High school change chalked up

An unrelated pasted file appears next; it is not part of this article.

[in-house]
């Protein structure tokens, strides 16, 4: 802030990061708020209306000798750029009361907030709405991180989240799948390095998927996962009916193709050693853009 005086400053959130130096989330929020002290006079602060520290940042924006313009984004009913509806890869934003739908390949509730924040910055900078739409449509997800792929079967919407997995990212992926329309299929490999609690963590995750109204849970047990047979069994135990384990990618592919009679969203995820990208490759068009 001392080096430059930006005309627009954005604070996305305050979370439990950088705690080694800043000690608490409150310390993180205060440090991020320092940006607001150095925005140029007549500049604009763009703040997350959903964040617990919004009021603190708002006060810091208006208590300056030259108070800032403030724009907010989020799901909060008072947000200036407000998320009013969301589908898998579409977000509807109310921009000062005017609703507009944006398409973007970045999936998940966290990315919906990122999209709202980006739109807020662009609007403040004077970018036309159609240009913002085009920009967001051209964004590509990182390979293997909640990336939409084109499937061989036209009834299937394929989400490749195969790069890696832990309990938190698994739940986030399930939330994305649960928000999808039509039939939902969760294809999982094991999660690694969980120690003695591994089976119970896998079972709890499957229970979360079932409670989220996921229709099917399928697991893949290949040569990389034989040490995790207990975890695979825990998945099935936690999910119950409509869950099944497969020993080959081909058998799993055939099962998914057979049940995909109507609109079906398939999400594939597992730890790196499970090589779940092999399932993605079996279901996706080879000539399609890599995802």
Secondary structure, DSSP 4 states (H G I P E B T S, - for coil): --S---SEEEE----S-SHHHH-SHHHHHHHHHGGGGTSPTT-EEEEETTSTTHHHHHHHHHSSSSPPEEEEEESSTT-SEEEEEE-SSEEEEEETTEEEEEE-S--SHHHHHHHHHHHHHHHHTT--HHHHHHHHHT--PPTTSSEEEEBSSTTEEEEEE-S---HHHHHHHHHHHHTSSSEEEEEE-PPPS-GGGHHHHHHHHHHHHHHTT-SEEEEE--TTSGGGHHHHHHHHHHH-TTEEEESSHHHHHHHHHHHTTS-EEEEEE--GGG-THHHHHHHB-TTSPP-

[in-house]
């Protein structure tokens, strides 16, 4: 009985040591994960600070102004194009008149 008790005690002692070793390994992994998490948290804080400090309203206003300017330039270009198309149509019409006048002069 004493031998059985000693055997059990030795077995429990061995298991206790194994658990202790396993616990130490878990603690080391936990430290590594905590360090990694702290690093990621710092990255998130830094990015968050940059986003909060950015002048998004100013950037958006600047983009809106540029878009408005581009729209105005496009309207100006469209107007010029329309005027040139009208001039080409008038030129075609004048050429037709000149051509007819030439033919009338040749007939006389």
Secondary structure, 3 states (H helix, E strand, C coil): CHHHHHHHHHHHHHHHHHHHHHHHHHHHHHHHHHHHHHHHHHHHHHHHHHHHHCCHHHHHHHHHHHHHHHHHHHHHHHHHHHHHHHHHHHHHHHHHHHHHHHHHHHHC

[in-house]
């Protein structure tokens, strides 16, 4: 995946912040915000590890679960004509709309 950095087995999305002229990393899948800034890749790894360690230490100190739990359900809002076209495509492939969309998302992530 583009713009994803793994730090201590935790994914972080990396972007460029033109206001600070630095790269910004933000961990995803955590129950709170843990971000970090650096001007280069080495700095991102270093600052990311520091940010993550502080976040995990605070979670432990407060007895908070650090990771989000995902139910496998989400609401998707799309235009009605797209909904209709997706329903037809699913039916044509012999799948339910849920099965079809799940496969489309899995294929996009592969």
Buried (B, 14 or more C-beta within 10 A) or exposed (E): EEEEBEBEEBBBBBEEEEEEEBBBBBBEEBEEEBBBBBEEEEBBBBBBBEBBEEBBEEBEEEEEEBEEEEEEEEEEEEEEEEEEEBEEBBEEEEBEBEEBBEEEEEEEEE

Senior high school in Greece could get an extra year of studies under plans that the head of the National Education Council, Thanos Veremis, has recommended to the government. Veremis unveiled his proposals yesterday and said that any scheme to improve the quality of education in Greece has to focus on making senior high schools better. The majority of senior high school students also attend private tuition colleges to prepare for university entrance exams and Veremis told Kathimerini that the planned changes are aimed at ensuring that «senior high schools no longer provide an opportunity for students to skip classes and study at tuition colleges instead.» According to the head of the council, university lecturers and professors are at a loss as to how to get freshmen out of the habit of learning things by rote when they get to university. During the three years of senior high school, great emphasis is placed on students learning the contents of the curriculum by heart with the sole aim of getting good grades on their university exams. Veremis said that one way of breaking the link between senior high school and university would be to create a central examination board, similar to the Universities and Colleges Admissions Service (UCAS) in the UK, which serves as a clearinghouse for students applying for a place at university. One of the key proposals, however, is to reduce primary school from six years to five and to add another year to senior high school. This final year of studies would be used to prepare students for university. An alternative, according to Veremis, would be for the first year of university to be used to induct students and prepare them for their tertiary studies. Veremis said that the proposals will be put to discussion this October and the Education Ministry will be in a position to make some firm suggestions next spring. It is widely accepted that this part of the education system needs reform. «I think that some intervention is needed. There is no doubt about that,» the rector of Thessaloniki’s Aristotle University, Anastassios Manthos, told Kathimerini. «But at this moment, I am not sure exactly what form it should take.»